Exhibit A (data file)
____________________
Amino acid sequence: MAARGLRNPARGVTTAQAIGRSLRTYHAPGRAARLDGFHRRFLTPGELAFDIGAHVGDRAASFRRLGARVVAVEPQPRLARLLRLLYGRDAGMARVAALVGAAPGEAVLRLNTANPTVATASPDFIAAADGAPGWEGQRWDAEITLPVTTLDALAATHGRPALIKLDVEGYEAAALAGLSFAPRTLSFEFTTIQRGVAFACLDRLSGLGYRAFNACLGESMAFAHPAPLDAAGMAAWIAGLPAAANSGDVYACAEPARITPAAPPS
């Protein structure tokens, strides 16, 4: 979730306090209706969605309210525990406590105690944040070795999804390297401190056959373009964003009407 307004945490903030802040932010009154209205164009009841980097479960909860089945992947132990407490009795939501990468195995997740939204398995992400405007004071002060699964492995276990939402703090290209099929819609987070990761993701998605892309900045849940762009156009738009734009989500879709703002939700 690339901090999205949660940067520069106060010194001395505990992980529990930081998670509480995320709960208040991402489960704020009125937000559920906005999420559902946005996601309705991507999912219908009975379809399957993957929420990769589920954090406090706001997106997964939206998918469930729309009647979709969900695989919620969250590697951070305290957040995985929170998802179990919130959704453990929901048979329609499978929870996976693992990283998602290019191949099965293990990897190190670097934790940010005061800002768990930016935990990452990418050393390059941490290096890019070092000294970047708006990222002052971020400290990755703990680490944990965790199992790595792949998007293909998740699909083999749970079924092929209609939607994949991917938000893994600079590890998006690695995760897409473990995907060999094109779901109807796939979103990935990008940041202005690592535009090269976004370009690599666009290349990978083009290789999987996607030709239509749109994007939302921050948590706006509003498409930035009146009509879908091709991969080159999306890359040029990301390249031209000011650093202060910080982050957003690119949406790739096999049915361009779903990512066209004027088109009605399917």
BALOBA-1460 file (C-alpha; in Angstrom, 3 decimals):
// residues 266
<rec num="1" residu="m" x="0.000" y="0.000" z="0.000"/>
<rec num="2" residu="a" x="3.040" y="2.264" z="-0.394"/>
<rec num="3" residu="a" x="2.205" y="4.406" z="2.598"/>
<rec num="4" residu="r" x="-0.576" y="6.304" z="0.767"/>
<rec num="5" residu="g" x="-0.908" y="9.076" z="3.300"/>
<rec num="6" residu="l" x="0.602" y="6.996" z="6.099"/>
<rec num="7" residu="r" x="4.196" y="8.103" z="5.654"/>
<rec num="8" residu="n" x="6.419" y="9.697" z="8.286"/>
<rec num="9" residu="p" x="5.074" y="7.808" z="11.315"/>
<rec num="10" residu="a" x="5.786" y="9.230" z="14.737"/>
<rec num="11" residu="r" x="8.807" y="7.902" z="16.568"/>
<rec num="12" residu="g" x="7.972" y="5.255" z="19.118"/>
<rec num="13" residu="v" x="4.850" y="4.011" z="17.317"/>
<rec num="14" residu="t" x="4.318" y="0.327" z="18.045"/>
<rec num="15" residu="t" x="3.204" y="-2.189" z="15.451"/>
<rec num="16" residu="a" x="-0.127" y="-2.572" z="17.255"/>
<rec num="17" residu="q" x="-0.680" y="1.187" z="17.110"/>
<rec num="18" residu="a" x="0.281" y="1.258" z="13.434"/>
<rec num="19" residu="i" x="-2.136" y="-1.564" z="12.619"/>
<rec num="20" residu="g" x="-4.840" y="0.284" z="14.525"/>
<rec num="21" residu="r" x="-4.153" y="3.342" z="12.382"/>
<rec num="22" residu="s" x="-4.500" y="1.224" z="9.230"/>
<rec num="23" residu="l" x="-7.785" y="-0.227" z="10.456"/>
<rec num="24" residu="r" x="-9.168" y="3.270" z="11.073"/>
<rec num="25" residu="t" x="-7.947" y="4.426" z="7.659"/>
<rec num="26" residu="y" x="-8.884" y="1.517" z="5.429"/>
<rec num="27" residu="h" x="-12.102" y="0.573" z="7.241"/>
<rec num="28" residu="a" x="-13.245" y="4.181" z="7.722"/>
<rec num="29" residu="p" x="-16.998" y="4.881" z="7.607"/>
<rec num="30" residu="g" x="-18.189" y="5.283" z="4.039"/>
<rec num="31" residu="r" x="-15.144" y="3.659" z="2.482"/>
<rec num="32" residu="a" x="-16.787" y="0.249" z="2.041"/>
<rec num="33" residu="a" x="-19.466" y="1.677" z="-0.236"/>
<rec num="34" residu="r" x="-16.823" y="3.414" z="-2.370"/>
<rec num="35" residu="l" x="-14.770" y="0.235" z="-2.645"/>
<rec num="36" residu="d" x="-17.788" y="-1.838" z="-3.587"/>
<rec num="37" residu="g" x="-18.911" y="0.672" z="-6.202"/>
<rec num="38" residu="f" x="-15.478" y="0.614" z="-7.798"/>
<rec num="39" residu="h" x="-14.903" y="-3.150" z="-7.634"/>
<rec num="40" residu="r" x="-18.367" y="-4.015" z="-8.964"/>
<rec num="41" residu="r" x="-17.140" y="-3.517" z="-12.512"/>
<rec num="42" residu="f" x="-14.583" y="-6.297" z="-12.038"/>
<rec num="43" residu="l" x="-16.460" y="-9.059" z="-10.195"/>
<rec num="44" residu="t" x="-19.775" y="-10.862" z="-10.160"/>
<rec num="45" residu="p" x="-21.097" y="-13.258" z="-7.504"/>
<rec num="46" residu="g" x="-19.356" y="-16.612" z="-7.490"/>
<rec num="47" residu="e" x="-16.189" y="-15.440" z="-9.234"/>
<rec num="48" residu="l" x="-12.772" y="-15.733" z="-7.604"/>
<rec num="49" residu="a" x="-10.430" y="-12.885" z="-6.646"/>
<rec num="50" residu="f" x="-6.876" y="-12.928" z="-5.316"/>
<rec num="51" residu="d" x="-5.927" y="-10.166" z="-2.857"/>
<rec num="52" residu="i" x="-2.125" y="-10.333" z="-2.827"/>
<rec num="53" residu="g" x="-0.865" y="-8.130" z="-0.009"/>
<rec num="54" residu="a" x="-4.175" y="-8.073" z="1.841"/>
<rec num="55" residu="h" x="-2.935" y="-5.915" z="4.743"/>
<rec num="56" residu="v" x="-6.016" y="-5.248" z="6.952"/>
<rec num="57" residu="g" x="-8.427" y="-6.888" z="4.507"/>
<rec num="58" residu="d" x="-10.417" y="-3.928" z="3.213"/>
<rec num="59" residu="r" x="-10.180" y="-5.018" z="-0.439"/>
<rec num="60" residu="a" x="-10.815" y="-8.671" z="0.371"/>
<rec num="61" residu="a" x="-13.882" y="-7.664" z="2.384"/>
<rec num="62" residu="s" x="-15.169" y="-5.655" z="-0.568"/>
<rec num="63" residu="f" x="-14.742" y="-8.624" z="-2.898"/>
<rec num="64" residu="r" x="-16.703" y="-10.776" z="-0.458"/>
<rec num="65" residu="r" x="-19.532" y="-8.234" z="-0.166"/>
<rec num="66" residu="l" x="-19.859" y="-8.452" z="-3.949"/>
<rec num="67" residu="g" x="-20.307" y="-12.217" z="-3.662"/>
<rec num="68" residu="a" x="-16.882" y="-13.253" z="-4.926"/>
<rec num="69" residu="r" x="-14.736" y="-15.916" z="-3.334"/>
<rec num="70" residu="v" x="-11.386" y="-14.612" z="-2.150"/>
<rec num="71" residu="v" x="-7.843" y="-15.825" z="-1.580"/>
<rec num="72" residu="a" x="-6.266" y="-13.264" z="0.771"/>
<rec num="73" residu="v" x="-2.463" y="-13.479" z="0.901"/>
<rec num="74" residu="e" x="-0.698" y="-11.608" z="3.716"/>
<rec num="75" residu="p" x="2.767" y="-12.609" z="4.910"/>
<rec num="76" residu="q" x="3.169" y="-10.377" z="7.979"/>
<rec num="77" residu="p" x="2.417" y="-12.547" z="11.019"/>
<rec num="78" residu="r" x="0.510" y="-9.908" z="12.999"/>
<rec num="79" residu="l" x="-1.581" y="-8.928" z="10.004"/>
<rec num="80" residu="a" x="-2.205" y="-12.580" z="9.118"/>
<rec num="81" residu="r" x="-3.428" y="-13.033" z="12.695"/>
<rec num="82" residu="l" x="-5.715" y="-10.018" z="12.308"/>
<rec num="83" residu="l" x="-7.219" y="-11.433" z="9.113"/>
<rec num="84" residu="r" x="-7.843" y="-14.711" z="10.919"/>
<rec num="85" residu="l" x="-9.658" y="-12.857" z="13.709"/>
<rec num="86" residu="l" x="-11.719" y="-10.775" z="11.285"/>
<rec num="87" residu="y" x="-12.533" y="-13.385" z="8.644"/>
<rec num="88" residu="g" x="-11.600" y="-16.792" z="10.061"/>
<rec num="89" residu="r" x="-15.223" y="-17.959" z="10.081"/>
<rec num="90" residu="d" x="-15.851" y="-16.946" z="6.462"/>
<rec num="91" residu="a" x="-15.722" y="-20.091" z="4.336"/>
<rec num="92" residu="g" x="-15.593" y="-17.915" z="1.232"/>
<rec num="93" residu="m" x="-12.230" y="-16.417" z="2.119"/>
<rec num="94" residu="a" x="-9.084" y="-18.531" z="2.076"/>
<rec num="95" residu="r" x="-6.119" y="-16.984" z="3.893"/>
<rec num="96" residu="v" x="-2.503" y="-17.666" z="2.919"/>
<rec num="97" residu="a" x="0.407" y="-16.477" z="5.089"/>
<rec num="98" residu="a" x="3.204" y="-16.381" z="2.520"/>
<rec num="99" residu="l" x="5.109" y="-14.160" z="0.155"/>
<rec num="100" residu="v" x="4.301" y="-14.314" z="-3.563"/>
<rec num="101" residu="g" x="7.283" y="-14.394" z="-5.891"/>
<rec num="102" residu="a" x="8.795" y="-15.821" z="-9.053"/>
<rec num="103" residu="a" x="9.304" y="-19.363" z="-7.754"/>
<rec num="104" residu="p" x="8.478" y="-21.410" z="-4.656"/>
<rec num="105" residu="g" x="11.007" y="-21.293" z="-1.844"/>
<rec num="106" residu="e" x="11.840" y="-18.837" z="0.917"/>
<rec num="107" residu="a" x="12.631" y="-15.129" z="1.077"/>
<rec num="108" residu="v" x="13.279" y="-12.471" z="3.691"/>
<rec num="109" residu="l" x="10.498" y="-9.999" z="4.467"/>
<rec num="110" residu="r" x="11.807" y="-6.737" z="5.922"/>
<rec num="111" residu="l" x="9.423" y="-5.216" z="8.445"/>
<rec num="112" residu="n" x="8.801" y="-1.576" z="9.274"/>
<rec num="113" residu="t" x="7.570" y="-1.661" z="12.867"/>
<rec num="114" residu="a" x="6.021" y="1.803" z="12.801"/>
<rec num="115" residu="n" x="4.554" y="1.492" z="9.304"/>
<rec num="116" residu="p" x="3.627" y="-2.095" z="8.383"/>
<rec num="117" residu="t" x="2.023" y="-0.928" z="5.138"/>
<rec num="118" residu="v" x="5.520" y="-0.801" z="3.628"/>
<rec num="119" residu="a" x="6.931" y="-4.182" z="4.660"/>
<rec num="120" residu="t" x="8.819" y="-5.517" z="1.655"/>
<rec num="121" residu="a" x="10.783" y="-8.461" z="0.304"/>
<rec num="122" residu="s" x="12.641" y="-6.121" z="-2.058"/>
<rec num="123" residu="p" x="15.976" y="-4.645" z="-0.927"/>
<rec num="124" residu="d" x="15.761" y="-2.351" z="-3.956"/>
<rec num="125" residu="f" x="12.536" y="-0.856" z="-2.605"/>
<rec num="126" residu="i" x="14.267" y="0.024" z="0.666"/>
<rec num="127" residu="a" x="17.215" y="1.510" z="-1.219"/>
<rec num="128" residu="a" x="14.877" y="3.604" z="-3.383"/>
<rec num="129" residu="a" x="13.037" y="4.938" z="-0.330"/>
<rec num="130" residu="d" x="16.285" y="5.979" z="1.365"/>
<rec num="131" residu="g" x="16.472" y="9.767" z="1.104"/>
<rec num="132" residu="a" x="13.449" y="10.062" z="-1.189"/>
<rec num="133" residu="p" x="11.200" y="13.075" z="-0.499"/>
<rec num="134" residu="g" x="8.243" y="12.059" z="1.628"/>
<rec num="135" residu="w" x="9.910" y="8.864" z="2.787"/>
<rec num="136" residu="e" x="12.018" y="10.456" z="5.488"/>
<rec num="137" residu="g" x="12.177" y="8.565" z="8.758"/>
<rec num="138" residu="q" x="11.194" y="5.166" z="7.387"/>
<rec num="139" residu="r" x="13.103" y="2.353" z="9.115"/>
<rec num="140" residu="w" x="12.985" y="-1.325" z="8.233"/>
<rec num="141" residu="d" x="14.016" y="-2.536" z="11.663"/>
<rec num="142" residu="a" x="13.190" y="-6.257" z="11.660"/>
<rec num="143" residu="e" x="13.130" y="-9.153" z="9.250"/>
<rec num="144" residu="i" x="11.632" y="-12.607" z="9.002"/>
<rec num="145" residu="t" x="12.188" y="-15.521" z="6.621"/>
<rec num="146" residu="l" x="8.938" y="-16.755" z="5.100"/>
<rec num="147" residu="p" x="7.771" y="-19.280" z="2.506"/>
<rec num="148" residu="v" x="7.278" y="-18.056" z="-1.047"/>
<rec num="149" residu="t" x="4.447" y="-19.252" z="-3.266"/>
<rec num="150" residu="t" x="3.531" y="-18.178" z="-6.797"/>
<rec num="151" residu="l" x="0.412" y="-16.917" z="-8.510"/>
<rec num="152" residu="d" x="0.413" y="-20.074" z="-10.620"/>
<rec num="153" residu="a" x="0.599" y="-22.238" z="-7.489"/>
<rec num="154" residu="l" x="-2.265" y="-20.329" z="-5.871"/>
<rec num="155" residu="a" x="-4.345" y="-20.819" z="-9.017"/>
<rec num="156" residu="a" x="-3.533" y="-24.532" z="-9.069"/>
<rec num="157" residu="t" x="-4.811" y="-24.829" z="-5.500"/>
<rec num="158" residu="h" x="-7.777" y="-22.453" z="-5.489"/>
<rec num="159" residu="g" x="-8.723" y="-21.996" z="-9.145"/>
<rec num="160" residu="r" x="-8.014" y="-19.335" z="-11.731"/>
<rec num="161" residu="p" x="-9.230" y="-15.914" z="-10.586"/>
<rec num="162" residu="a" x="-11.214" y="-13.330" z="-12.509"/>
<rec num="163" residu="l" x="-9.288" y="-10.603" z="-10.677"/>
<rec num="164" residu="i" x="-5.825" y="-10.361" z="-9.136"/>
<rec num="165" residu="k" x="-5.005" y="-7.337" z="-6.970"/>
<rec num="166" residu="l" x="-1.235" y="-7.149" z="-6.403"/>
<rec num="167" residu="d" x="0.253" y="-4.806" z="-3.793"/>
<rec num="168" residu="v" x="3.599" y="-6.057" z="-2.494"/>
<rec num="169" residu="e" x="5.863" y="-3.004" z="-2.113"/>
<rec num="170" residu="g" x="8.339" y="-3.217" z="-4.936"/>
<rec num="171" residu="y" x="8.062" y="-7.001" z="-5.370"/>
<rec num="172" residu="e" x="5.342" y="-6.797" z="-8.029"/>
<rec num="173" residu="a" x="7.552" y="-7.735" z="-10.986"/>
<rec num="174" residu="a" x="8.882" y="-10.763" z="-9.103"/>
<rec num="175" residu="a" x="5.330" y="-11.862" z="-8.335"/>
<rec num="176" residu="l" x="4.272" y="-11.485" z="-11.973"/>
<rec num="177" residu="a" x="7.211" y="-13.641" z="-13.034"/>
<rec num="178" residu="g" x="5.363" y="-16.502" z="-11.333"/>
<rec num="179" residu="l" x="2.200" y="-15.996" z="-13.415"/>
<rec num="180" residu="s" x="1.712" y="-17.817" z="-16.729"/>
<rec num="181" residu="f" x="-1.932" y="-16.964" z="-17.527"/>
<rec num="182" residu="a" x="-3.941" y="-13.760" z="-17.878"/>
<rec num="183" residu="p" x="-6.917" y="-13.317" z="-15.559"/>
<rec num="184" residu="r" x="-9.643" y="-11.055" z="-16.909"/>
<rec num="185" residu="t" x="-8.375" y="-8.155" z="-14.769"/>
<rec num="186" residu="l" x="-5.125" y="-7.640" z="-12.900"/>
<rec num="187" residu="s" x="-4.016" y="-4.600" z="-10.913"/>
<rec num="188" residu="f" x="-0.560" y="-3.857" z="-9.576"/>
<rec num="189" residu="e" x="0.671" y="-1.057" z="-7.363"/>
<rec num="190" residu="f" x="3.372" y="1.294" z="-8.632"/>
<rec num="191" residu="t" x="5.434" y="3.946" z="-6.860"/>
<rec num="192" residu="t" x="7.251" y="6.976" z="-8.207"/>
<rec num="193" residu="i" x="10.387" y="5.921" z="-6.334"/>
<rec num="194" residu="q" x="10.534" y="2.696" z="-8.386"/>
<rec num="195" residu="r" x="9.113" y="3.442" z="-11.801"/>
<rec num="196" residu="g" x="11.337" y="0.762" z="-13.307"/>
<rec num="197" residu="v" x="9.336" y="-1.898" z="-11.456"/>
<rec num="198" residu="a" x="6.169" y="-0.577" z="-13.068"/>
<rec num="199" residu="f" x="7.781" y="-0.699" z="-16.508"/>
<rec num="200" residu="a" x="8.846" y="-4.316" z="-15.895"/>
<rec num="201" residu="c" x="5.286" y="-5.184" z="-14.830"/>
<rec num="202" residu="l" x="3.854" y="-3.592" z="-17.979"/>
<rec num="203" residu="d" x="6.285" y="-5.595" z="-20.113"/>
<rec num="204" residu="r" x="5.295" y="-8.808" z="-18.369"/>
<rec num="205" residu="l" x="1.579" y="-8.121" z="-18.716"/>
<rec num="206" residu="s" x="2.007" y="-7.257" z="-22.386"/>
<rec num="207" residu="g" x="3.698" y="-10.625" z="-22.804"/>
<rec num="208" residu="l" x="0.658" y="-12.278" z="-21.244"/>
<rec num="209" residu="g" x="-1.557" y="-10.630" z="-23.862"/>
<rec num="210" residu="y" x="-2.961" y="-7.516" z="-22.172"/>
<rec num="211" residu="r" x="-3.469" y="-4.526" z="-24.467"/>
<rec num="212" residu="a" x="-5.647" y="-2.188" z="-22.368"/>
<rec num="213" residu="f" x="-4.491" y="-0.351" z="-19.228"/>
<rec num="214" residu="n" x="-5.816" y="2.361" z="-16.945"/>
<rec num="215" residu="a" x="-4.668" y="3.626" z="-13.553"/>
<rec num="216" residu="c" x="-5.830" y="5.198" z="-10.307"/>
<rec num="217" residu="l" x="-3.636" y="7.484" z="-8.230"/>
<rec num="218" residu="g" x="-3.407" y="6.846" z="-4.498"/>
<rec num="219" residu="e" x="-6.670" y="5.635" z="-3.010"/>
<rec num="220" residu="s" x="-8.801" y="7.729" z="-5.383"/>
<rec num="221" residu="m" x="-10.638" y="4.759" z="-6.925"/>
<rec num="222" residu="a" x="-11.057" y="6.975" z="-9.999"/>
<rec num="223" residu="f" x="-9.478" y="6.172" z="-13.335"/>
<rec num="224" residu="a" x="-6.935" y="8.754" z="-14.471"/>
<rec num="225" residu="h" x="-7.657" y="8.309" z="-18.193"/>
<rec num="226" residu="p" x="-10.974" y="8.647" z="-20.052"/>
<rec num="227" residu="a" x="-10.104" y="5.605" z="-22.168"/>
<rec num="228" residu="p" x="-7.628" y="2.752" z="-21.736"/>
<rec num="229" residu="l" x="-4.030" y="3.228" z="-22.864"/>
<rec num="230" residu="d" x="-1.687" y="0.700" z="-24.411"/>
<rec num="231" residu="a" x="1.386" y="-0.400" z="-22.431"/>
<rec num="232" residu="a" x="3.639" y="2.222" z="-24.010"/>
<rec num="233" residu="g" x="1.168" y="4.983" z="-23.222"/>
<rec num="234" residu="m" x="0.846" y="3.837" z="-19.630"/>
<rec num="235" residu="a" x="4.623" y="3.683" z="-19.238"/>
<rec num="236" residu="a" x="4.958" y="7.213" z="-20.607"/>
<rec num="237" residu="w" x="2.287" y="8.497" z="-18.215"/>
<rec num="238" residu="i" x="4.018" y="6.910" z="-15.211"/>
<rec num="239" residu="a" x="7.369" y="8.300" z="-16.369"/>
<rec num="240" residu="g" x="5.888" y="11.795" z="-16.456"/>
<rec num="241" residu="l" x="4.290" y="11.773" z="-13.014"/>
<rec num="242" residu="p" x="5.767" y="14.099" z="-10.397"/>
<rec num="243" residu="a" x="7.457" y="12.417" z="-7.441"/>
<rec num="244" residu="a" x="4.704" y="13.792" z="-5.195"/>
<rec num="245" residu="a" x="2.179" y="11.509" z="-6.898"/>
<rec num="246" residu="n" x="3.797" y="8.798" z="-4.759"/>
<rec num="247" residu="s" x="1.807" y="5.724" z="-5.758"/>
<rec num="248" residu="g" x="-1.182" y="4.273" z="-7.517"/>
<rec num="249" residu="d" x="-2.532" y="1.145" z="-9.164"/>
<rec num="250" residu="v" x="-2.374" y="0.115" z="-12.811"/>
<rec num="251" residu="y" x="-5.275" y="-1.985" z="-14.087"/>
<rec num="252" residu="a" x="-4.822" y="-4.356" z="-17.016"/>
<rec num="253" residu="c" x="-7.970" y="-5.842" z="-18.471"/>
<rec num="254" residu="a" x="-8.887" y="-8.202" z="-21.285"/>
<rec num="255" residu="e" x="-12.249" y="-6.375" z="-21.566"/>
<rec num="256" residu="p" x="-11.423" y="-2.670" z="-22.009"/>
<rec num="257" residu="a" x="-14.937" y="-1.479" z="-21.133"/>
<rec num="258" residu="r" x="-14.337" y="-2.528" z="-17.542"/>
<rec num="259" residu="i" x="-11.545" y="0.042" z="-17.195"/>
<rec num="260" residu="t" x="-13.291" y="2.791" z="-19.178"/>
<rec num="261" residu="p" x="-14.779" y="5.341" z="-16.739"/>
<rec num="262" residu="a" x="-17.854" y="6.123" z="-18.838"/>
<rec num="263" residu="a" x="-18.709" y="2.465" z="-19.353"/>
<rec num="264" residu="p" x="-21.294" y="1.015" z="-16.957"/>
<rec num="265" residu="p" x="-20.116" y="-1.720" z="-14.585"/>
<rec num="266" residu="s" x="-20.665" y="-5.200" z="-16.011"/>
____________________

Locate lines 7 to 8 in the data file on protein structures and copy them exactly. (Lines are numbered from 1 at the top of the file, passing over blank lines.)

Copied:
<rec num="3" residu="a" x="2.205" y="4.406" z="2.598"/>
<rec num="4" residu="r" x="-0.576" y="6.304" z="0.767"/>